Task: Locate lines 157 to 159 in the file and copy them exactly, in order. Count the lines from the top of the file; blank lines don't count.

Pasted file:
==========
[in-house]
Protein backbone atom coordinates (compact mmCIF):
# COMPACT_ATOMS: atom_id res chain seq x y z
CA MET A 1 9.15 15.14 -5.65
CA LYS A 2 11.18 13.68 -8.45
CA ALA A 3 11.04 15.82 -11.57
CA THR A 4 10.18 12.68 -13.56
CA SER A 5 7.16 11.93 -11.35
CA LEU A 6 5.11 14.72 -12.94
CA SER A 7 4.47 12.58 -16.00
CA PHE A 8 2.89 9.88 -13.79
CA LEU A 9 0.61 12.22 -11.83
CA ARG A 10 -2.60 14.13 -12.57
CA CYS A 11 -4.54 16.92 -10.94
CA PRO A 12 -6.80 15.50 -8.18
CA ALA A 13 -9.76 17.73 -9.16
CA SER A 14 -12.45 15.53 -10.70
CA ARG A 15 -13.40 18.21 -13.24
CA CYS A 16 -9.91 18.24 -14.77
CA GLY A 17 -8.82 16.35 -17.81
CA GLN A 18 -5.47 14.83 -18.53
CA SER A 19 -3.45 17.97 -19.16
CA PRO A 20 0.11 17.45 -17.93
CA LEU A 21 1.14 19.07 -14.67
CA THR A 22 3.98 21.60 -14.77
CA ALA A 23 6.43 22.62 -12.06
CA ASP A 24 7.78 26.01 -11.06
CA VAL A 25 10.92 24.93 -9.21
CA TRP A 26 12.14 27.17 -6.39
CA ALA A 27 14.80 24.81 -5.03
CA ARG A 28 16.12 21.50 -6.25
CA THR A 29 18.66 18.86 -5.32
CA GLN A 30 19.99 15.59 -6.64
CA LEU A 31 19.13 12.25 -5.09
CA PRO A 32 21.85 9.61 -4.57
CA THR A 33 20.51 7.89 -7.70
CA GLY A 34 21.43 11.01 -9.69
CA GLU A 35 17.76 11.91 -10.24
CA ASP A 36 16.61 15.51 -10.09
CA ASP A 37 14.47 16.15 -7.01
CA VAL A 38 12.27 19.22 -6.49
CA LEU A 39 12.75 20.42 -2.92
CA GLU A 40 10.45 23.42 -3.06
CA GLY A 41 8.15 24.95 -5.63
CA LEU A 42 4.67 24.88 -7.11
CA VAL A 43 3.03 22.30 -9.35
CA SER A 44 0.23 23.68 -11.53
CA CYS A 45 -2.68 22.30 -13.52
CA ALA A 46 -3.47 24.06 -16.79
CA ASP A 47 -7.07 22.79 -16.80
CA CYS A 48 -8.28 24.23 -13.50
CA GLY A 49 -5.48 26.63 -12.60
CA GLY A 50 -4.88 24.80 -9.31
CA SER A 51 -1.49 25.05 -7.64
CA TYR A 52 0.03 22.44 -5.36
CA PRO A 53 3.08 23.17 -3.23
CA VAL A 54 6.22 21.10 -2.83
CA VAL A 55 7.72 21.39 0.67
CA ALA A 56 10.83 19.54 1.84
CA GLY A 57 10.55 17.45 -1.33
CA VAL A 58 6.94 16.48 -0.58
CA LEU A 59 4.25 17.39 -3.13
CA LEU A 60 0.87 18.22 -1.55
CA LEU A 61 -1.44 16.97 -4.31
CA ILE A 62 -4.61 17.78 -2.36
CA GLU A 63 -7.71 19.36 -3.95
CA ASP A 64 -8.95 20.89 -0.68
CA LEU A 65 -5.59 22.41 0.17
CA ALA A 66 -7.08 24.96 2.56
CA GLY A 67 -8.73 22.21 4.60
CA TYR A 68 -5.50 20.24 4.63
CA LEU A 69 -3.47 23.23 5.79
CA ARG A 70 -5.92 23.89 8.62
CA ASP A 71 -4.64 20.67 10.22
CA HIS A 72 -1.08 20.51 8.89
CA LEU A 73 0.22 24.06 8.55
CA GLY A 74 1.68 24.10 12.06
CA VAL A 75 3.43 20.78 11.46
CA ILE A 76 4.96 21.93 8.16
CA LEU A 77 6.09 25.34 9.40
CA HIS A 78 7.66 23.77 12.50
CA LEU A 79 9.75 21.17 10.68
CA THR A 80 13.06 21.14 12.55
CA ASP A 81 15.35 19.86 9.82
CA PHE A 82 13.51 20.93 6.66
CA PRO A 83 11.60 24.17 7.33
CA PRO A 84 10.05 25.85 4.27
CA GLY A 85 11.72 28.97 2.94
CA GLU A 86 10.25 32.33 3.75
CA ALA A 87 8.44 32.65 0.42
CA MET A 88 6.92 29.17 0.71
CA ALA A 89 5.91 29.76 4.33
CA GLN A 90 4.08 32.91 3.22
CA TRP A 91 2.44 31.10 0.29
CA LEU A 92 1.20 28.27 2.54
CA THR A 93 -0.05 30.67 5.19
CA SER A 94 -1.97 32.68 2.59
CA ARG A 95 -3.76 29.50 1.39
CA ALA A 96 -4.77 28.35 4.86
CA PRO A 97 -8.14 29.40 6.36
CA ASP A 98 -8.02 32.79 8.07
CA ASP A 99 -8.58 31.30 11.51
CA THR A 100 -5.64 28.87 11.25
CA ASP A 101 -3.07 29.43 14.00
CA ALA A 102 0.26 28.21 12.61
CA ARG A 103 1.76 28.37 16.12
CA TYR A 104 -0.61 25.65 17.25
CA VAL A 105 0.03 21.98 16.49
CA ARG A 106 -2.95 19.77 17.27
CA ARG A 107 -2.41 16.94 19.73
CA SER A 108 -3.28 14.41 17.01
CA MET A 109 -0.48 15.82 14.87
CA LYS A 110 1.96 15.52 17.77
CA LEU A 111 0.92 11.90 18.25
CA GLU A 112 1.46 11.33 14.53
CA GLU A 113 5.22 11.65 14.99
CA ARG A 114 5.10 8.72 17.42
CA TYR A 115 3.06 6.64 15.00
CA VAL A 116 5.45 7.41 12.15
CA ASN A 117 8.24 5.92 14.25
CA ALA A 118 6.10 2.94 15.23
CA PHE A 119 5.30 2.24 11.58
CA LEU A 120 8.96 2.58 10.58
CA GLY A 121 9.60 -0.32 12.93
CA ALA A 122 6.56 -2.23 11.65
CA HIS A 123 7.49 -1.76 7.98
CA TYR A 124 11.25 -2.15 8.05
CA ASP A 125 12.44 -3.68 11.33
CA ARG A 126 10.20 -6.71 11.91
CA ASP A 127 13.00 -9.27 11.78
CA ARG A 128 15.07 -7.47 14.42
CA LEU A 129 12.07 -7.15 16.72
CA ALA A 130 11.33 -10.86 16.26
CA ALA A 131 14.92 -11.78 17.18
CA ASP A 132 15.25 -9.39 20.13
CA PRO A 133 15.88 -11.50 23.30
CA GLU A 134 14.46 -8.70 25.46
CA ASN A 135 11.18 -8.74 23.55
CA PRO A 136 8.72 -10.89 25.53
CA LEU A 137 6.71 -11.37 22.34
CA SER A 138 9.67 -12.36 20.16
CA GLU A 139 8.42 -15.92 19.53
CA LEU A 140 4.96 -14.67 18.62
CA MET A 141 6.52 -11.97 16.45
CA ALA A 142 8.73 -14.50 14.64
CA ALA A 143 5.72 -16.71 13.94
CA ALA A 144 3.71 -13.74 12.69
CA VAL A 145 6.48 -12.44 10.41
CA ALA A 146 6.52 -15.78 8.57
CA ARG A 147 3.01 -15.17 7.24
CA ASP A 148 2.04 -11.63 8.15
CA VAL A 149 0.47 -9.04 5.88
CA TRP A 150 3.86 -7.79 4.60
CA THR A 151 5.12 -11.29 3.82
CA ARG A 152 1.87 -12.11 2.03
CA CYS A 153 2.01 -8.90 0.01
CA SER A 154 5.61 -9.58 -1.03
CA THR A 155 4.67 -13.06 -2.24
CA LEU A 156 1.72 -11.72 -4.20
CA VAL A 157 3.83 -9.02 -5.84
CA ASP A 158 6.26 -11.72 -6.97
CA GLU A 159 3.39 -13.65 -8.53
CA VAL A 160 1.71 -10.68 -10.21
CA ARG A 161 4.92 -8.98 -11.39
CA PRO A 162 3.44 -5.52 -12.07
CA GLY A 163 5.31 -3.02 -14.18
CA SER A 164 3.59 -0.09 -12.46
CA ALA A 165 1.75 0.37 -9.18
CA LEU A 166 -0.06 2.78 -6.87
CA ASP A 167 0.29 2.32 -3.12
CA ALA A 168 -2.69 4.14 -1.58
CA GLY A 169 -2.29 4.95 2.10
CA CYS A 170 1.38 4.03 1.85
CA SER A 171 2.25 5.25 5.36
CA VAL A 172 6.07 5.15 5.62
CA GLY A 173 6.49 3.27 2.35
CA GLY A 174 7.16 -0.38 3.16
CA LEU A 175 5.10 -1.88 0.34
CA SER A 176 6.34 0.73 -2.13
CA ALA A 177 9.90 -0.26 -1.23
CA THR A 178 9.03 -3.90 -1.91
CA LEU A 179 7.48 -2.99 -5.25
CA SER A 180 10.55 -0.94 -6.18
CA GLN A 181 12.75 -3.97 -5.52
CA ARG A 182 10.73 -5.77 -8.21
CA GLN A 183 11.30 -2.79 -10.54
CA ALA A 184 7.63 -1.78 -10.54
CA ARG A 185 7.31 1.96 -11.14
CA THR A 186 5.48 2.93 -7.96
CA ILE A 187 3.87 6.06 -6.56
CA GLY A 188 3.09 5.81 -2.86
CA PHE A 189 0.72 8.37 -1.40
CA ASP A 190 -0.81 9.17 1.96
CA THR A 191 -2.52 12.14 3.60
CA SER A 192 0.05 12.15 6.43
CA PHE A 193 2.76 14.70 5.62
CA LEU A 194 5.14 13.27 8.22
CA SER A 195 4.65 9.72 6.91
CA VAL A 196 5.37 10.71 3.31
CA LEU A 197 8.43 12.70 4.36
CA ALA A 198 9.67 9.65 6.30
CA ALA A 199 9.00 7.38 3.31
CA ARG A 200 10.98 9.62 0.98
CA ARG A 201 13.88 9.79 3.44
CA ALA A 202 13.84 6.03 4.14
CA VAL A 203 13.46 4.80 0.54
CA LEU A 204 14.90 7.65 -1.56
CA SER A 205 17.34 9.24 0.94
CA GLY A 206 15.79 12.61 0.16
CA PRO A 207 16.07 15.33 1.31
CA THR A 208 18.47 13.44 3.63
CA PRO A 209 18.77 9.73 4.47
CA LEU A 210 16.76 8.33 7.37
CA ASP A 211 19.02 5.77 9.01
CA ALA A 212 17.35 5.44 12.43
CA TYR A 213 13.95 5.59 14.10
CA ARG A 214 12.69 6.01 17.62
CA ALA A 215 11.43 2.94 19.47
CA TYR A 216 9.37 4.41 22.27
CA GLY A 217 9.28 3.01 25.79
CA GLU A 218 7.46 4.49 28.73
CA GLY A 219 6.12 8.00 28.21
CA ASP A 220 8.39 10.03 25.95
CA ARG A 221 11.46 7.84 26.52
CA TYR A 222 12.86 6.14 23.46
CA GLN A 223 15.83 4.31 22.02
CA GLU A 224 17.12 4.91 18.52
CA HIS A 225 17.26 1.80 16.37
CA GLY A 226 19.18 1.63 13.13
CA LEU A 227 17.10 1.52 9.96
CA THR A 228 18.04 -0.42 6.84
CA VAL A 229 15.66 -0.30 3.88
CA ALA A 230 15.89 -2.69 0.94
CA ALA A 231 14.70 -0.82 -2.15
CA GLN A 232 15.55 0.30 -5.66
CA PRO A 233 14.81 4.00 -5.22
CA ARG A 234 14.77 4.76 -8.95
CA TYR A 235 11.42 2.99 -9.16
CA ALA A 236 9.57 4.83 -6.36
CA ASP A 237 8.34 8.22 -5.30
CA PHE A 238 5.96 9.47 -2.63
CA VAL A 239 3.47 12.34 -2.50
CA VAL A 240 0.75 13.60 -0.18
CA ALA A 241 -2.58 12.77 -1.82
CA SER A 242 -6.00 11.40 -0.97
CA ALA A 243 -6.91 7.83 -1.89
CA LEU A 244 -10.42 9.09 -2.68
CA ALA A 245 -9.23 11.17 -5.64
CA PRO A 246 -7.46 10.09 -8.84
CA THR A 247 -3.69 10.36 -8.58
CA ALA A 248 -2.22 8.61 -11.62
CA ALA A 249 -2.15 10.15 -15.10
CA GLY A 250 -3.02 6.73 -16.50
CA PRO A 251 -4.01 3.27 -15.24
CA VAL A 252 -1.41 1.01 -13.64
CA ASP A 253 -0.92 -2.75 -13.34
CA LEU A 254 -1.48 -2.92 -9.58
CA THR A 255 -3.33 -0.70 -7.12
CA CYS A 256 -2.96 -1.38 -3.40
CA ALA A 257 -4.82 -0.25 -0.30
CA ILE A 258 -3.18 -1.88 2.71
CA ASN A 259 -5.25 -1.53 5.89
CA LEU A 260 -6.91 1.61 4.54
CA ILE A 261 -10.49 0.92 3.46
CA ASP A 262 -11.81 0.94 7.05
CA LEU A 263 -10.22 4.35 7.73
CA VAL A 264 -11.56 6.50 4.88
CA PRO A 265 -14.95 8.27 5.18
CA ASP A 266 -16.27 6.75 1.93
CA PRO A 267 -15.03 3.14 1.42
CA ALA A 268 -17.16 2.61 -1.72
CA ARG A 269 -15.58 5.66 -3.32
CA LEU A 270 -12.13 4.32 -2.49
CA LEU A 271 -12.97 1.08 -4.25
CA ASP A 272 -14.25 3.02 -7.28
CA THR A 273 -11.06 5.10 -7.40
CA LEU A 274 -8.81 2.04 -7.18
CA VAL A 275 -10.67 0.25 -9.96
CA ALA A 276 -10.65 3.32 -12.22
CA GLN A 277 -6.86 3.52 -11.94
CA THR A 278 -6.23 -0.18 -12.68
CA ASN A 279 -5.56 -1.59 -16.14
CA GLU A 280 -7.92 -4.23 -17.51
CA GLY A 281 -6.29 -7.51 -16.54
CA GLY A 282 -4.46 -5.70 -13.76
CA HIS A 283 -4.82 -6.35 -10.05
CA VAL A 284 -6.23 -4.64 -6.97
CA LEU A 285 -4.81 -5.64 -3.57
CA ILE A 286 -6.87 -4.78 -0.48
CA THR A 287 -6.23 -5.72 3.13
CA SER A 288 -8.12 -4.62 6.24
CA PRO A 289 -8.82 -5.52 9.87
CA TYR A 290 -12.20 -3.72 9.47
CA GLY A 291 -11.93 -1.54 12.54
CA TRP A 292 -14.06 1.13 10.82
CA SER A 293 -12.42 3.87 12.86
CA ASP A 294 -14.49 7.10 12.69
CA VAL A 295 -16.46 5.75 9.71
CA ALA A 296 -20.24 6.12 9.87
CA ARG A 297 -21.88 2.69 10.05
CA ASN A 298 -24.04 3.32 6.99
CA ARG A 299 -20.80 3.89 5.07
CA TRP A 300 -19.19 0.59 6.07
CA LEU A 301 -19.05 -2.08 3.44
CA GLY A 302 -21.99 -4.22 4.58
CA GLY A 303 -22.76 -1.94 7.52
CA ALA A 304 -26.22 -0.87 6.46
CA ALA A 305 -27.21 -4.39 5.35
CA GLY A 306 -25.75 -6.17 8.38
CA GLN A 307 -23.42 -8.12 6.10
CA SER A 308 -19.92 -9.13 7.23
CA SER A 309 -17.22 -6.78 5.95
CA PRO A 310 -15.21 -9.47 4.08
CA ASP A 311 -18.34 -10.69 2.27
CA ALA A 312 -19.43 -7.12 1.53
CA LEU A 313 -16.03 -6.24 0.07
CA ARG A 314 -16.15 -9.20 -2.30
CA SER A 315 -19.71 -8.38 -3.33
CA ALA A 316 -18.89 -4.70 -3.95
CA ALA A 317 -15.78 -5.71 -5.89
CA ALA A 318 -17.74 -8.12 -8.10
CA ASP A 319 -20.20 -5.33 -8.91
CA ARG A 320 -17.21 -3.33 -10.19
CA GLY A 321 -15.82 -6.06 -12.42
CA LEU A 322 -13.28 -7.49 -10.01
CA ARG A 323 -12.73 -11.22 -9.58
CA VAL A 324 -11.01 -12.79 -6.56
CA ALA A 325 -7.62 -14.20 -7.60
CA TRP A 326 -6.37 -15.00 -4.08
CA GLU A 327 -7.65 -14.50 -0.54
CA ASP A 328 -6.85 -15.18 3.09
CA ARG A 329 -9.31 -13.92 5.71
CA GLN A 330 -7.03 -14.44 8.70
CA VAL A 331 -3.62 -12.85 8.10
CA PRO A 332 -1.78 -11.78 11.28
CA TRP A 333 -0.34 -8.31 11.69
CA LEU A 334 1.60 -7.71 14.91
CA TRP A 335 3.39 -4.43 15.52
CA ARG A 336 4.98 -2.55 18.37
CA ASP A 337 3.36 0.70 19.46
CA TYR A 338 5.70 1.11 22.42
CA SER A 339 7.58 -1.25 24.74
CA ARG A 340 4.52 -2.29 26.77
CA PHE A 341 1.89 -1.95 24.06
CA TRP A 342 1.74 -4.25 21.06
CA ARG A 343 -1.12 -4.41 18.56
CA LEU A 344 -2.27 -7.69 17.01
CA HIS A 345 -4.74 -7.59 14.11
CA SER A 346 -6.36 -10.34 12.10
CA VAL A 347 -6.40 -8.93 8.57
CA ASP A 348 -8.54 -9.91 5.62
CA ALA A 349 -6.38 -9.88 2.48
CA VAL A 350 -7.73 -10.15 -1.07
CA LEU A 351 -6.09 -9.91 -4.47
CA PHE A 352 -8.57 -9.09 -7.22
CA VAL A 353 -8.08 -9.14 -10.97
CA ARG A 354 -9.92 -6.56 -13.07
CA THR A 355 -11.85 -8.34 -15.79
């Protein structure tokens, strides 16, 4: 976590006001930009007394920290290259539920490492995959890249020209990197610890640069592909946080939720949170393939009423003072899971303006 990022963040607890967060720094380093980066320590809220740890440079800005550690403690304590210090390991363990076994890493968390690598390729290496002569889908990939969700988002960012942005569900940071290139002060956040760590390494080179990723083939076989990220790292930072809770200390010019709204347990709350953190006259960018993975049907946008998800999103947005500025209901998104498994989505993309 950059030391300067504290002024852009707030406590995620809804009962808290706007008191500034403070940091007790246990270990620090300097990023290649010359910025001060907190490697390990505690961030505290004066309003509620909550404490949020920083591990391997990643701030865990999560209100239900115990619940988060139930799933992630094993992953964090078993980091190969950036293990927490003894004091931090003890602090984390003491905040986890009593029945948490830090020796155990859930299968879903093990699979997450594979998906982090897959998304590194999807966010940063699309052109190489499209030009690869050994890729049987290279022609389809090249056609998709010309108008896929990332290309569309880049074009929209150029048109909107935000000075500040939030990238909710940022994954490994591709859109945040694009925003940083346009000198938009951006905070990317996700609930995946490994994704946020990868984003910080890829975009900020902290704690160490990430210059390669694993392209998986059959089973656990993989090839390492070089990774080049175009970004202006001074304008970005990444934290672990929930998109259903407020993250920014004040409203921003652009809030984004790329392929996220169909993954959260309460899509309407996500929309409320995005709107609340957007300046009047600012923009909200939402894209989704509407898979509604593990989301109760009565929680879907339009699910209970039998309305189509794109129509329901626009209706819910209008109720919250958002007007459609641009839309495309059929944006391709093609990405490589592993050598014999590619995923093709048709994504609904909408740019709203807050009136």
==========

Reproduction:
CA SER A 154 5.61 -9.58 -1.03
CA THR A 155 4.67 -13.06 -2.24
CA LEU A 156 1.72 -11.72 -4.20